Elder Law & Estate Planning Blog

Personalized plans to protect your belongings, your family, and yourself from future crises.

We help you plan and prepare for life’s curveballs while providing peace of mind for a lifetime. 

Paul Hamilton, Esq.

Founder of Hamilton Trust, Estate & Elder Law, Paul is a lifelong learner dedicated to simplifying estate planning and elder law through education, helping families navigate life’s unpredictable changes with peace of mind.

Revocable Trust  vs. Irrevocable Trust

Trusts allow you to avoid probate, minimize taxes, provide organization, maintain control, and provide for yourself and your heirs. In its most simple terms, a trust is a book of instructions wherein you tell your people what to do, when.

While there are many types of trusts, the major distinction between trusts is whether they are revocable or irrevocable. Let’s take a look at both so you’ll have the information you need:

Revocable Trusts. Revocable trusts are also known as “living trusts” because they benefit you during your lifetime and you can alter, change, modify, or revoke them if your circumstances or goals change.

  • You stay in control of your revocable trust. You can transfer property into a trust and take it out, serve as the trustee, and be the beneficiary. You have full control. Most of our clients like that.
  • You select successor trustees to manage the trust if you become incapacitated and when you die. Most of our clients like that they, not the courts, select who’s in charge when they need help.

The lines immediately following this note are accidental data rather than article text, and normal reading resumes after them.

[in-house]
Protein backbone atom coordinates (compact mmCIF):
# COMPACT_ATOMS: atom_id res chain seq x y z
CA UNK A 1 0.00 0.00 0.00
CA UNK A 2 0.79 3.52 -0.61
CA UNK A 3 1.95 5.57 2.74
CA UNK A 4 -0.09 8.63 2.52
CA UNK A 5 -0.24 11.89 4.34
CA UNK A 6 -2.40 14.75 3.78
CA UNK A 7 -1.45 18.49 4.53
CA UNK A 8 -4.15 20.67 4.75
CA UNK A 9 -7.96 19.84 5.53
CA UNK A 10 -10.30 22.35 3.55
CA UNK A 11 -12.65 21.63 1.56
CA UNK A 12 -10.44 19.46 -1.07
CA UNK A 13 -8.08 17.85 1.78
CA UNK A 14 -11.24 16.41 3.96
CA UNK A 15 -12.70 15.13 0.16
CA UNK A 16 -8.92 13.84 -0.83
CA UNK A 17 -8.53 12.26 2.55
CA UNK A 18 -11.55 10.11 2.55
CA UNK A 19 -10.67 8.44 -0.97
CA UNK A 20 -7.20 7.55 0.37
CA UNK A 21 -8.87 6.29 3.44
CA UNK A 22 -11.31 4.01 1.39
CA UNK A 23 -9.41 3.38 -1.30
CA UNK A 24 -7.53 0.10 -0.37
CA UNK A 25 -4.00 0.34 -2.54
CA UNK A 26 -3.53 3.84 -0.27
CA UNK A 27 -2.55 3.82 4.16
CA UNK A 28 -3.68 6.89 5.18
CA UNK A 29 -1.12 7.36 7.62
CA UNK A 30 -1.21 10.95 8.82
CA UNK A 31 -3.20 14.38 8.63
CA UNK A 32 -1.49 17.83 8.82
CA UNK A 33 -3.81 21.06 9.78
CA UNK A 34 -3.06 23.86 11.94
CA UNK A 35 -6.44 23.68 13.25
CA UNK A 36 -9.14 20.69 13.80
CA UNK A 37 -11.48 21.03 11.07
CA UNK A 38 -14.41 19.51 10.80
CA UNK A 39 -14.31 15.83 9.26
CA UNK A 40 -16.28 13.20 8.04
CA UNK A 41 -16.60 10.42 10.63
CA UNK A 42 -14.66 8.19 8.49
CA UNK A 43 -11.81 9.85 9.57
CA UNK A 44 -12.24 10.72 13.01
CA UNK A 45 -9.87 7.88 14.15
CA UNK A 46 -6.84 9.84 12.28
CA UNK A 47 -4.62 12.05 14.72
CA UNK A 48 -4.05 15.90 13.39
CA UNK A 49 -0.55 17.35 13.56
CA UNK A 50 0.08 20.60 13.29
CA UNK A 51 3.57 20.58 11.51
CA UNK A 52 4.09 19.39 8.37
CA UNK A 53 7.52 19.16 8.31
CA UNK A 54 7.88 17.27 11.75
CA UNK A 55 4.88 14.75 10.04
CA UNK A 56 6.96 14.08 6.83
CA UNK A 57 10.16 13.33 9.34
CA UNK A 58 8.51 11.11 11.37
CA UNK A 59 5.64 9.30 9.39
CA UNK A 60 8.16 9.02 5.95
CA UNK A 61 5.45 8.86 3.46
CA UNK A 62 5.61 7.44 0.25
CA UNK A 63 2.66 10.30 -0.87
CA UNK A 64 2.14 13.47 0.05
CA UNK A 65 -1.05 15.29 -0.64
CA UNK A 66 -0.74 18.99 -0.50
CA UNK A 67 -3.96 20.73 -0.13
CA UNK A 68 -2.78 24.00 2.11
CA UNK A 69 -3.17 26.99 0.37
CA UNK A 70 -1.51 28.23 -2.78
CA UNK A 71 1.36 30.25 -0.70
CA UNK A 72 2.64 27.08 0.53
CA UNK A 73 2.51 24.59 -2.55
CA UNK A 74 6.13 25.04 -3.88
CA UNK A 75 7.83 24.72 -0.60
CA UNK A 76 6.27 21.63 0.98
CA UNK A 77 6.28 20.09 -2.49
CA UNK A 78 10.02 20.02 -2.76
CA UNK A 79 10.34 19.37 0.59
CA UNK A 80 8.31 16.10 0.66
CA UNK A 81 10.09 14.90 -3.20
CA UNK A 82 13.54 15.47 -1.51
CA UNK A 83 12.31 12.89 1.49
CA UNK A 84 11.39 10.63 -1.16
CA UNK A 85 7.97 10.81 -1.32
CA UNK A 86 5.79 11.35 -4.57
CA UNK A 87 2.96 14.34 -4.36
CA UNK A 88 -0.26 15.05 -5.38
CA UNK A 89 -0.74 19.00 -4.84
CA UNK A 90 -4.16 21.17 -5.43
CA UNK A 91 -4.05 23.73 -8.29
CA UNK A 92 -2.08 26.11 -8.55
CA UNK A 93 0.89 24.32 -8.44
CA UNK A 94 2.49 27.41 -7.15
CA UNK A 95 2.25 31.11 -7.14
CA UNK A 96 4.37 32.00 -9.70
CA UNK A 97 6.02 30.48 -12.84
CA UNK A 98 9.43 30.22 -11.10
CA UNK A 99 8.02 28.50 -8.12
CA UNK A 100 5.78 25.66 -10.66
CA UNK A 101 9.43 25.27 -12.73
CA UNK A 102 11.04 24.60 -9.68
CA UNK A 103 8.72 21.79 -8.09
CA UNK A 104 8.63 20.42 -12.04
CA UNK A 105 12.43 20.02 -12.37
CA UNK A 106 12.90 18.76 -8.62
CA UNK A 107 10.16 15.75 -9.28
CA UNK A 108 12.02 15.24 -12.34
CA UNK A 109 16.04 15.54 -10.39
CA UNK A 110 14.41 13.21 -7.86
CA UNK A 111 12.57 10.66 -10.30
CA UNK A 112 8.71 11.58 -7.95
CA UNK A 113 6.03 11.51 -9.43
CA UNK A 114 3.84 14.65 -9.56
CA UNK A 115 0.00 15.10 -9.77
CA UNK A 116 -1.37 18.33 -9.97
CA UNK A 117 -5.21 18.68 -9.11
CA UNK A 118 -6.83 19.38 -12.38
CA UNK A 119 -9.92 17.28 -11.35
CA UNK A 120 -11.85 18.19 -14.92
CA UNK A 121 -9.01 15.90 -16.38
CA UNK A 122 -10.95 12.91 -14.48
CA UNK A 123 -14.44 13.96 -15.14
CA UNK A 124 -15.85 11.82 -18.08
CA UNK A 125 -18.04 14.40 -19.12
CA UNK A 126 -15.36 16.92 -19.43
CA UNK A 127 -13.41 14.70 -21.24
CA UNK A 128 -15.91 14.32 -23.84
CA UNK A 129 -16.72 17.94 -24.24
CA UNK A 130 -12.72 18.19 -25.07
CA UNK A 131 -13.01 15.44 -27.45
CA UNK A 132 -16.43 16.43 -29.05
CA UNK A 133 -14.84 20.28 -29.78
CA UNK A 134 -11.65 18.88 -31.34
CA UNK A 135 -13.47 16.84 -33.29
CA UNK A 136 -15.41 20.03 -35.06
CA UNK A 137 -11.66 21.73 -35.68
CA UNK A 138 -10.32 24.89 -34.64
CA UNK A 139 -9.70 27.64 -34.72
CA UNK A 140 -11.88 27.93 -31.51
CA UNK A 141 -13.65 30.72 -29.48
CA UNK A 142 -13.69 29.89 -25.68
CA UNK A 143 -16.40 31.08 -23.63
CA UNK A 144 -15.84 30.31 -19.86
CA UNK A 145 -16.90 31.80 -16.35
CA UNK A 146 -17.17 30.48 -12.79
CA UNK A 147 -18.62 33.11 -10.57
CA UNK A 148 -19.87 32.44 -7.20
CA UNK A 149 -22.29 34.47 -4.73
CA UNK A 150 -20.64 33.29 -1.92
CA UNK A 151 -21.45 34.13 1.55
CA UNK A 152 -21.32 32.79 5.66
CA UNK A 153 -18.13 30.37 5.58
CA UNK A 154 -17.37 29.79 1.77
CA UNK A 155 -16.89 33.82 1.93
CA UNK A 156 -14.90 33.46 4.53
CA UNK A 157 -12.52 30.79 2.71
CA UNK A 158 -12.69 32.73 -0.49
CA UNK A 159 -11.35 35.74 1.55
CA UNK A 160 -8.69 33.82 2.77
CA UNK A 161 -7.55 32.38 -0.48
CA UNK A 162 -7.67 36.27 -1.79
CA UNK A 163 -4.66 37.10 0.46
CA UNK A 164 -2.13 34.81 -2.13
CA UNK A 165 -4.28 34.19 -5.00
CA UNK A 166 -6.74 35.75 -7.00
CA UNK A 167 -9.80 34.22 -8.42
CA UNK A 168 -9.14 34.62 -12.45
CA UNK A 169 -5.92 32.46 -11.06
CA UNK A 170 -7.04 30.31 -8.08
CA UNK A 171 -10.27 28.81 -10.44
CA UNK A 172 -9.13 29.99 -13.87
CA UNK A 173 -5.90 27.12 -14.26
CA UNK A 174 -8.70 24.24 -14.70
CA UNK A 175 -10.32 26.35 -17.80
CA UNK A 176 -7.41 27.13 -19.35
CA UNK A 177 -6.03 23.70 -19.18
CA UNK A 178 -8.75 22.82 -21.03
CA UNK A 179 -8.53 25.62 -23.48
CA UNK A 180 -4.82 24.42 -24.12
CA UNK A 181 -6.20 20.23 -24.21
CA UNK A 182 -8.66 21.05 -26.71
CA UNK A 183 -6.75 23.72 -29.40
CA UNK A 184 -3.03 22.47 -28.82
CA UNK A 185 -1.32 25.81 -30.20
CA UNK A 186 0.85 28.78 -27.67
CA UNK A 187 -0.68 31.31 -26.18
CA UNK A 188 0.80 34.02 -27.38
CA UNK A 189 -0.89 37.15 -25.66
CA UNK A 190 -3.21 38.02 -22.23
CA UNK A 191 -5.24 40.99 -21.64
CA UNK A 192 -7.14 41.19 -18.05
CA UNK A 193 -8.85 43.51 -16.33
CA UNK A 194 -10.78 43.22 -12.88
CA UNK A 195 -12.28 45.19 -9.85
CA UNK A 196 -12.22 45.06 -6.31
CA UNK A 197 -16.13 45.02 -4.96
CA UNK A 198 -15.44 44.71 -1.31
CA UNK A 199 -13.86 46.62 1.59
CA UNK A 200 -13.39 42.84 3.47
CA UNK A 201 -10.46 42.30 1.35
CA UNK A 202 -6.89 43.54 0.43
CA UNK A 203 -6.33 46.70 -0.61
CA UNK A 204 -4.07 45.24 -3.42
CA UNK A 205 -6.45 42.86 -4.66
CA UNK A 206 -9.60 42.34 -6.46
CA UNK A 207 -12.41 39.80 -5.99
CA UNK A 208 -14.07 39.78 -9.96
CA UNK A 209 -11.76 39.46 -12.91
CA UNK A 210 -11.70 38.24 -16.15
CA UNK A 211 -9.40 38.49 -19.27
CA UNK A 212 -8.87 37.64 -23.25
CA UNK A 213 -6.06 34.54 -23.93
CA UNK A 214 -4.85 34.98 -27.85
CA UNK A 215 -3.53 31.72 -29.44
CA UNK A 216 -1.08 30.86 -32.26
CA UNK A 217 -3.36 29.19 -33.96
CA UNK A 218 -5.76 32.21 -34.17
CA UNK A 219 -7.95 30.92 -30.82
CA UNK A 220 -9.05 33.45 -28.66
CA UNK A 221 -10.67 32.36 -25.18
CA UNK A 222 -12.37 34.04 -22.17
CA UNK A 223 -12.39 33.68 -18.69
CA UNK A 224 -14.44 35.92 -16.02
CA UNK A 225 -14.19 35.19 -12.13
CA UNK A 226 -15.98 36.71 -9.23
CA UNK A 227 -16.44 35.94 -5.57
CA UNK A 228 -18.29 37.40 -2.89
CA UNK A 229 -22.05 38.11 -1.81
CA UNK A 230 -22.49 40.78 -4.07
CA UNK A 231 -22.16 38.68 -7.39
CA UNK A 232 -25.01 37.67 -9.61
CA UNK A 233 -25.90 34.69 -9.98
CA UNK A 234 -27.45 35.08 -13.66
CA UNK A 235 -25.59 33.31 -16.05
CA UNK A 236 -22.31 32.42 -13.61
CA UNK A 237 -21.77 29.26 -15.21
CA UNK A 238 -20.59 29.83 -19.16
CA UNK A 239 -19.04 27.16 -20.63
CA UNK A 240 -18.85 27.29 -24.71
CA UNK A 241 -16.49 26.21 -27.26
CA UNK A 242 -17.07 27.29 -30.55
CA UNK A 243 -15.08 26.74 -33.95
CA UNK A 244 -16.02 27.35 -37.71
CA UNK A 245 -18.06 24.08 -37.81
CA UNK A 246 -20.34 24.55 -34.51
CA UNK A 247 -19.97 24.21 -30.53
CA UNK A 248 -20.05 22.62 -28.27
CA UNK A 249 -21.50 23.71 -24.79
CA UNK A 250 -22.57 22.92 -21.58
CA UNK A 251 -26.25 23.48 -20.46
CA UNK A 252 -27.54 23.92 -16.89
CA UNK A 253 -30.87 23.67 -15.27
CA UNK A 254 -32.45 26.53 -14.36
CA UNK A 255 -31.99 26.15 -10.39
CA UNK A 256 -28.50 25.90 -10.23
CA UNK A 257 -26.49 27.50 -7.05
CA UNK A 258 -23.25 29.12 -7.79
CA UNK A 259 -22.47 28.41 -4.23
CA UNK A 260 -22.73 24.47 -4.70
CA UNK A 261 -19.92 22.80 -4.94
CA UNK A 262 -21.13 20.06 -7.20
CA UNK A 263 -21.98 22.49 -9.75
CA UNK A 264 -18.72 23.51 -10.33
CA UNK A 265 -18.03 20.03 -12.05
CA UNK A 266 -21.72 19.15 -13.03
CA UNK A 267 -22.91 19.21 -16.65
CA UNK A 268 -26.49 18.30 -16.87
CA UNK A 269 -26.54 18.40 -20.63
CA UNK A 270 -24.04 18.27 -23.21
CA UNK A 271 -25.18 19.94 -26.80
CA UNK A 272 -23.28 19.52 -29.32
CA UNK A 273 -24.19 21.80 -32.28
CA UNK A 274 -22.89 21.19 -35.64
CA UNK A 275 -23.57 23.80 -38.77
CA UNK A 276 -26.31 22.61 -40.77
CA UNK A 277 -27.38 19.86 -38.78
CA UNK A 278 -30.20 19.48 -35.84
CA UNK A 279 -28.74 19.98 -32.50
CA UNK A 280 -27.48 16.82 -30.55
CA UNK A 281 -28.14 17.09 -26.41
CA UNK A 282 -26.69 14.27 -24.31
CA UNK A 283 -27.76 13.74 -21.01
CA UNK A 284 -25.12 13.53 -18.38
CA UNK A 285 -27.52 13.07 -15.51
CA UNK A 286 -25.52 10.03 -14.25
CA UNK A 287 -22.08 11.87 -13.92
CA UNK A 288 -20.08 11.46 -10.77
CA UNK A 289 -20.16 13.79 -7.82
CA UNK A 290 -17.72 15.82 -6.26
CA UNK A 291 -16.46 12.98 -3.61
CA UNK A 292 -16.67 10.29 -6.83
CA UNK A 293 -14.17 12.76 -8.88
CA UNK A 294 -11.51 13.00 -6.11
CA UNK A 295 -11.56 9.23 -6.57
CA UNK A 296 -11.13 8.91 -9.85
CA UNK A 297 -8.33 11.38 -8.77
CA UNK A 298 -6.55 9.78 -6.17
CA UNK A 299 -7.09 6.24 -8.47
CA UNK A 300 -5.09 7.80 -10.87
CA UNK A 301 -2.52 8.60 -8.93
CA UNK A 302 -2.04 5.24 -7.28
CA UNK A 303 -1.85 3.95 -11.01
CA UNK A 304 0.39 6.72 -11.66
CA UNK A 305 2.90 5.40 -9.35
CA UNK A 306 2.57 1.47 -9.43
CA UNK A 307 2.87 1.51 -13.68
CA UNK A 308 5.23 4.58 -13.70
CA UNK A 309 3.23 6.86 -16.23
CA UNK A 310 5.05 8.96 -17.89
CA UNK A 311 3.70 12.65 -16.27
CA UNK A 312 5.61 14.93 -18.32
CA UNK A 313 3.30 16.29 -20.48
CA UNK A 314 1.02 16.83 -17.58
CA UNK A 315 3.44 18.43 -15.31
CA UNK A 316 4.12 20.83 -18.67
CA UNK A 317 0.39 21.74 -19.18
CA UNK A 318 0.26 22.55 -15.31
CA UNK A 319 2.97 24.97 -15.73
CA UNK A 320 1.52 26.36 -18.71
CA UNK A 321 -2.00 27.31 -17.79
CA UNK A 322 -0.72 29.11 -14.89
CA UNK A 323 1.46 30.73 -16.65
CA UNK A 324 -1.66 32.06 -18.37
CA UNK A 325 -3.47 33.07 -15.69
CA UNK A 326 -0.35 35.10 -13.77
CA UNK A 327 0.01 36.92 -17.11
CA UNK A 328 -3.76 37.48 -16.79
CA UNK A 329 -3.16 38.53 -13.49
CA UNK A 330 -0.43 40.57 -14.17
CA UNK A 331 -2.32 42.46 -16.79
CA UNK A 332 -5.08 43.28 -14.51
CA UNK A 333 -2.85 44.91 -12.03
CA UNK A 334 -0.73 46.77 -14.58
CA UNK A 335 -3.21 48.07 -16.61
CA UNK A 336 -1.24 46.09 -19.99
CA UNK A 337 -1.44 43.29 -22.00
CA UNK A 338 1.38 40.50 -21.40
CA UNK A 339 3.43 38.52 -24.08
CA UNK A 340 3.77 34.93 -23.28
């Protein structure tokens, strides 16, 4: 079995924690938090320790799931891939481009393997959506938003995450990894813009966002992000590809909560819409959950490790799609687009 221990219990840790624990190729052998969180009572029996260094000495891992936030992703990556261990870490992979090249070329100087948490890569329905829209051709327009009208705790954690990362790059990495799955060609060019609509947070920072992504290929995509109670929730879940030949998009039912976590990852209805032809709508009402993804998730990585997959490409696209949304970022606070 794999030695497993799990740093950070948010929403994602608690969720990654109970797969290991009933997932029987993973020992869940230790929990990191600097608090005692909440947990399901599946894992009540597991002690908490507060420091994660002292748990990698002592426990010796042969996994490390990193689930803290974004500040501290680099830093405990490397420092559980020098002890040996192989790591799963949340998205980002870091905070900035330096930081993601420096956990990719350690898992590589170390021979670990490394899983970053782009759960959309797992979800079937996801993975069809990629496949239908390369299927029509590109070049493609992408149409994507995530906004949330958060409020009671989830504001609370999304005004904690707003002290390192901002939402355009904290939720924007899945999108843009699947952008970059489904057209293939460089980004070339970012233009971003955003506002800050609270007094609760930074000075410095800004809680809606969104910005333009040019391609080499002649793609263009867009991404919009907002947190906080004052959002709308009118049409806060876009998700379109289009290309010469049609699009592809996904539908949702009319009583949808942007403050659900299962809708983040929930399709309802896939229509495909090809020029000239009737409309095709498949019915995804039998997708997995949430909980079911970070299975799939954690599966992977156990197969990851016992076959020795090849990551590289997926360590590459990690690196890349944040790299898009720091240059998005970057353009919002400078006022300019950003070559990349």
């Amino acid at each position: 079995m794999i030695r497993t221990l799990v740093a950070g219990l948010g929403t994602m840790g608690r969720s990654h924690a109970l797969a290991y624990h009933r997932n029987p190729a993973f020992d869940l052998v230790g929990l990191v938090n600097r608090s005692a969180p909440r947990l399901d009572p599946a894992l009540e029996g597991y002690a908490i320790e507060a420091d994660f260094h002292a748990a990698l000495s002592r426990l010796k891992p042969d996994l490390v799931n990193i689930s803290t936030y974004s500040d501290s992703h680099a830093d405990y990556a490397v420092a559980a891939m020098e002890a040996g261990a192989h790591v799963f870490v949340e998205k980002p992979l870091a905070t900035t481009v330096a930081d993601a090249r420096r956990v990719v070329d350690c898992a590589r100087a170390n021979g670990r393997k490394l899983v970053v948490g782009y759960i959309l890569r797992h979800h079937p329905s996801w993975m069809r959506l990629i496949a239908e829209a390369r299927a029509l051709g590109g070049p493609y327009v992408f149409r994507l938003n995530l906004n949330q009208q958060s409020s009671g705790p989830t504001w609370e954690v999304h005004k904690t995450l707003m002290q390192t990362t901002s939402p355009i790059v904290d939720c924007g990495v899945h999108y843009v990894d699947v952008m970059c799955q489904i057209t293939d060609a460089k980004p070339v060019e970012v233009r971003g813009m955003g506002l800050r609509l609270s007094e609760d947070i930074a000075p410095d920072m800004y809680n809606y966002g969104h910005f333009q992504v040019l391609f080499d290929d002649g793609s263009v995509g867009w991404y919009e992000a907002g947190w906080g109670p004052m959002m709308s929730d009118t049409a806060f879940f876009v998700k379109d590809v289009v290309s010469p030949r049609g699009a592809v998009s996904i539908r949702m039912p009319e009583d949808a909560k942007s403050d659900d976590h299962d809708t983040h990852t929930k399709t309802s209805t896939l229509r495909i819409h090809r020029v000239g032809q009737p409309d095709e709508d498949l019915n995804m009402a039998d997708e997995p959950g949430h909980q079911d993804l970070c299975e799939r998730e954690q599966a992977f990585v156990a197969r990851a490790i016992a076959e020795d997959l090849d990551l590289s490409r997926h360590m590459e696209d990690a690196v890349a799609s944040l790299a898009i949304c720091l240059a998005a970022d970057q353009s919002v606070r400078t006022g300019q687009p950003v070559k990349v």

• Your trust assets avoid probate. This makes it difficult for creditors to access assets since they must petition a court for an order to enable the creditor to get to the assets held in the trust. Most of our clients want to protect their beneficiaries’ inheritances.

Irrevocable Trusts: When irrevocable trusts are used, assets are transferred out of the trustmaker’s estate into the name of the trust.  You, as the trustmaker, cannot alter, change, modify, or revoke this trust after execution. It’s irrevocable and you usually can’t be in control.

  • Irrevocable trust assets have increased asset protection and are kept out of the reach of creditors.
  • Taxes are often reduced because, in most cases, irrevocable trust assets are no longer part of your estate.
  • Trust protectors can modify your trust if your goals become frustrated.

As experienced estate planning attorneys, we can help you figure out whether a revocable or irrevocable trust is a good fit for you and your loved ones. Call us today to set up a meeting.

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Protect yourself and your loved ones.

At Hamilton Trust, Estate & Elder Law, we’re here to assist South Georgia families, seniors, and their loved ones in preparing for the future.

Whether you need to create or update your estate plan, prepare for long-term care, qualify for Medicaid to pay for a nursing home, or help settling a loved one’s estate, we’ve got you covered.

Contact us or attend one of our free workshops and take the first step toward securing your future and the well-being of your family.

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